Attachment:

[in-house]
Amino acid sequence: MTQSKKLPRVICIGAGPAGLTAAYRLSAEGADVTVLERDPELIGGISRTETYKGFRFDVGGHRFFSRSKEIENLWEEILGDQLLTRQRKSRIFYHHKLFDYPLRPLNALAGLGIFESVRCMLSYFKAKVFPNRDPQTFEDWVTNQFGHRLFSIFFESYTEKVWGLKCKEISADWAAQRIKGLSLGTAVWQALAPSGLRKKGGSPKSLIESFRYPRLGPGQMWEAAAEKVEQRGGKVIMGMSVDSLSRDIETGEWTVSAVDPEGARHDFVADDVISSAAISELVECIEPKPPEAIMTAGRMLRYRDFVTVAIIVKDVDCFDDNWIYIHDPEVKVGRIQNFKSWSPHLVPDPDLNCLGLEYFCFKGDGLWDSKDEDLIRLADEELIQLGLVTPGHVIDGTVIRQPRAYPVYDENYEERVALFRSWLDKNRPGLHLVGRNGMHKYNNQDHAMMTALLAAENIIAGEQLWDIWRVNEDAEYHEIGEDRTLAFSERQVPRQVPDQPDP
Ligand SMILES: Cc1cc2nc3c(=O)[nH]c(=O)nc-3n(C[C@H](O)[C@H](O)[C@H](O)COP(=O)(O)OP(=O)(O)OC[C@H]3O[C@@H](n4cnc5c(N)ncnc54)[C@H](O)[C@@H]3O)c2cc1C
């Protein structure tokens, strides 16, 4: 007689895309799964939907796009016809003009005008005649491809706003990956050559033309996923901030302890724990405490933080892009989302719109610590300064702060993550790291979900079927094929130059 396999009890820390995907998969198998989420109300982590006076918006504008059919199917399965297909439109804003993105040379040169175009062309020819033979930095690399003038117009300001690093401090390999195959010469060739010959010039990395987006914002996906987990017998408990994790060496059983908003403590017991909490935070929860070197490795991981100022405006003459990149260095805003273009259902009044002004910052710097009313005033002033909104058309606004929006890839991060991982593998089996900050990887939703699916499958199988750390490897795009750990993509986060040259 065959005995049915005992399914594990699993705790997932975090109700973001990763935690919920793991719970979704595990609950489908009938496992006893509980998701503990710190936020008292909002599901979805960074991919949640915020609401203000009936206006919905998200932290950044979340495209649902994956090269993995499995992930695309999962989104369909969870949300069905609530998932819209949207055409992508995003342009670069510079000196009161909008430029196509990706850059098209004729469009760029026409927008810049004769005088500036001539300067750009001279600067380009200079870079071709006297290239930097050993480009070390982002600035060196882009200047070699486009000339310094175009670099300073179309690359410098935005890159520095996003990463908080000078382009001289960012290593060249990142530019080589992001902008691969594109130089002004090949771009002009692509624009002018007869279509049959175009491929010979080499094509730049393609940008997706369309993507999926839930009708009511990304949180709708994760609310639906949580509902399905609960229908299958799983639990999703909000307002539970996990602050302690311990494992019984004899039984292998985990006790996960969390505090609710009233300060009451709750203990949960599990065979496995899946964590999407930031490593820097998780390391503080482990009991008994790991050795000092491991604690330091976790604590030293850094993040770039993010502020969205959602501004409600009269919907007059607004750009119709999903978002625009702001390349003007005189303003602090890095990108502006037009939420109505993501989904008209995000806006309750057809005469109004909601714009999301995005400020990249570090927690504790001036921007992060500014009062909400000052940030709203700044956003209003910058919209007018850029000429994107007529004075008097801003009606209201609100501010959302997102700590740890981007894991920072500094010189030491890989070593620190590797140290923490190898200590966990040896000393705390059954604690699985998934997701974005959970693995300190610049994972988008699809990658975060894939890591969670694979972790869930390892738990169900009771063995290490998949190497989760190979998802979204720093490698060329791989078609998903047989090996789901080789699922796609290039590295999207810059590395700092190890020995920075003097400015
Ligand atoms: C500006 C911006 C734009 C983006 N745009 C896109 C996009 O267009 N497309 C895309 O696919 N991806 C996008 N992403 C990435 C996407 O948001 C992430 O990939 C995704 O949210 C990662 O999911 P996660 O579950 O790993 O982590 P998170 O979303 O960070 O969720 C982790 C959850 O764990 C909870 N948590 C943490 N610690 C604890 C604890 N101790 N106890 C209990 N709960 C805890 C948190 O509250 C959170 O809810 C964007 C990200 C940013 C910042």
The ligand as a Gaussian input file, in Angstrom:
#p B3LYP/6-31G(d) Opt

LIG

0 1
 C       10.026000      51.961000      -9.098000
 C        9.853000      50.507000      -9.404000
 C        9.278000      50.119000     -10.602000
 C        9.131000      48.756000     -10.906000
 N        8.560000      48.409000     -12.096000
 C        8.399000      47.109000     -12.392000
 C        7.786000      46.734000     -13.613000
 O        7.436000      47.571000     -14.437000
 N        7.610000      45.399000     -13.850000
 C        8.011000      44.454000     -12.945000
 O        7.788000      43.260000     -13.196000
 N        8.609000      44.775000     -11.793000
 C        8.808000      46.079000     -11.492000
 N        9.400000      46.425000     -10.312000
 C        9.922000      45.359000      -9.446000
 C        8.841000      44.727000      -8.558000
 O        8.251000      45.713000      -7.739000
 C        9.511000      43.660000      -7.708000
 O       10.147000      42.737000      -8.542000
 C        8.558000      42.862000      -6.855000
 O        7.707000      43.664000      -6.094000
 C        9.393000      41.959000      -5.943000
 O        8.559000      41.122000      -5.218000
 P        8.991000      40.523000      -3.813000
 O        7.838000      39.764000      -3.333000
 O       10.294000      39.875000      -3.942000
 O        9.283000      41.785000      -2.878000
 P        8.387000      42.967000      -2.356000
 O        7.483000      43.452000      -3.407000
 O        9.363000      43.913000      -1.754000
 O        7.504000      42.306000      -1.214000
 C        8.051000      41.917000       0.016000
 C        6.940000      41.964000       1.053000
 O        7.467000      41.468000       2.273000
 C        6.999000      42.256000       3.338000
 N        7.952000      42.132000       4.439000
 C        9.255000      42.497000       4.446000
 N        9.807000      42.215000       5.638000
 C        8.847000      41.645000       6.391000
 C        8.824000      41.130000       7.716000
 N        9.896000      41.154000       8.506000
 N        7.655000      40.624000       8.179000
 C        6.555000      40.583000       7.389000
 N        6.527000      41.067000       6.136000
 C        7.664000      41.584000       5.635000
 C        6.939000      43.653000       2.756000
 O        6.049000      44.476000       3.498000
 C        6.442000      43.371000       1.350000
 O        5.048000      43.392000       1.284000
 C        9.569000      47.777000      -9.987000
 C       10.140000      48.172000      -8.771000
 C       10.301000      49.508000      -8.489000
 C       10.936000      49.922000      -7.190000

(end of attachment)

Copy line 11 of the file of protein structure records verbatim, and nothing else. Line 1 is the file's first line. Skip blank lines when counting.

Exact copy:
 C        9.853000      50.507000      -9.404000